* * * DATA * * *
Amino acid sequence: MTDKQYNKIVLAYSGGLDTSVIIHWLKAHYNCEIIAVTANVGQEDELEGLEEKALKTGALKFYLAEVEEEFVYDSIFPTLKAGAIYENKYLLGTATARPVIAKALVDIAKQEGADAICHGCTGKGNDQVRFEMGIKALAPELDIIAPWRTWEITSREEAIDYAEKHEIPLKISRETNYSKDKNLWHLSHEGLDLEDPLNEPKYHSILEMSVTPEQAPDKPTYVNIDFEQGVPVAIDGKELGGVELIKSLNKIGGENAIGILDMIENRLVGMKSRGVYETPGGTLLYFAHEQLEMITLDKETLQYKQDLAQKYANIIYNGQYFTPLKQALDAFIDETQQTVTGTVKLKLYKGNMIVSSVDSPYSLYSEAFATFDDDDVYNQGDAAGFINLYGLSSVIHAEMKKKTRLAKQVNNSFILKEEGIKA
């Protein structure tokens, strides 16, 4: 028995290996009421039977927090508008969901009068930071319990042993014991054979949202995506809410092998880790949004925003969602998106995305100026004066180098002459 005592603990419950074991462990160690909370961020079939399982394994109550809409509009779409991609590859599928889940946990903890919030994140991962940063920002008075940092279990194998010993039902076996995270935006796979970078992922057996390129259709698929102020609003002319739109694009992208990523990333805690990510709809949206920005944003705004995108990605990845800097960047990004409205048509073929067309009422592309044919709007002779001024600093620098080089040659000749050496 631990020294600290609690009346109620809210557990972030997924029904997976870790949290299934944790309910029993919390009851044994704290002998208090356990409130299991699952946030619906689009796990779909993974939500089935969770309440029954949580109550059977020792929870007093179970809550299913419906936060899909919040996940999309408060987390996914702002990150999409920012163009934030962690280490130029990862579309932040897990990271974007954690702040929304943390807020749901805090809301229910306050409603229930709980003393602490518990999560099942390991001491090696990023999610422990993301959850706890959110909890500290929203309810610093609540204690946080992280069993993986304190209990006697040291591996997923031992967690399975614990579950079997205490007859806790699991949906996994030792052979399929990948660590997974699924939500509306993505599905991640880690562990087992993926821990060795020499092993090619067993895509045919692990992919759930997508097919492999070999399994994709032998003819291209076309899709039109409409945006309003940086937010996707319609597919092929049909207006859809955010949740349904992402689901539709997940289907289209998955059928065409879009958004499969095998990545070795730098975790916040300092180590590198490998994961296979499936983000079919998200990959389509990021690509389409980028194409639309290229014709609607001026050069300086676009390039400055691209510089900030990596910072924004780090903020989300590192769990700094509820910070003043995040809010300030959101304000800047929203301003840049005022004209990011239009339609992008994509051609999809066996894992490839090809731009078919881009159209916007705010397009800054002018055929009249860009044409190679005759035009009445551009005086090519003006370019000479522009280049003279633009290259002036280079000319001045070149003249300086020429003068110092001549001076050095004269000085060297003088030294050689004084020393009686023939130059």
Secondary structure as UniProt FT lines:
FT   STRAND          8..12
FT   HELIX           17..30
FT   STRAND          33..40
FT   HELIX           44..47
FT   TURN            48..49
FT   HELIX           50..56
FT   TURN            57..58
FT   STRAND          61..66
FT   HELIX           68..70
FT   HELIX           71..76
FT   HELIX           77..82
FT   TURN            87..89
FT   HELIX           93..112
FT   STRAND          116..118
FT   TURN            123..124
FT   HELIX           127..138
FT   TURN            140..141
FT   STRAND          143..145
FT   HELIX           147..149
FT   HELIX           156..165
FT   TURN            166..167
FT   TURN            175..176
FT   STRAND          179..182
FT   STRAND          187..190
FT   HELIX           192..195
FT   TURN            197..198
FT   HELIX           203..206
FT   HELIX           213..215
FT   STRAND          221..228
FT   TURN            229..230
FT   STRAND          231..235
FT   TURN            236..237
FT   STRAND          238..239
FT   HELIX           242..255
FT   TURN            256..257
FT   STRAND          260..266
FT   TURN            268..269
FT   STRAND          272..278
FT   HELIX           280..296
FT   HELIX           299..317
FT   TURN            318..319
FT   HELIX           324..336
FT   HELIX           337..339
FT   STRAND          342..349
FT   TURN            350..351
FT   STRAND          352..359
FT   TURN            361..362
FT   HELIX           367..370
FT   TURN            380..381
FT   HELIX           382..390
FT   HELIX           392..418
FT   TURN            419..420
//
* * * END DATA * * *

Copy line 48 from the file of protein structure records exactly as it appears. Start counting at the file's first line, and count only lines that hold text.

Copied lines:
FT   TURN            350..351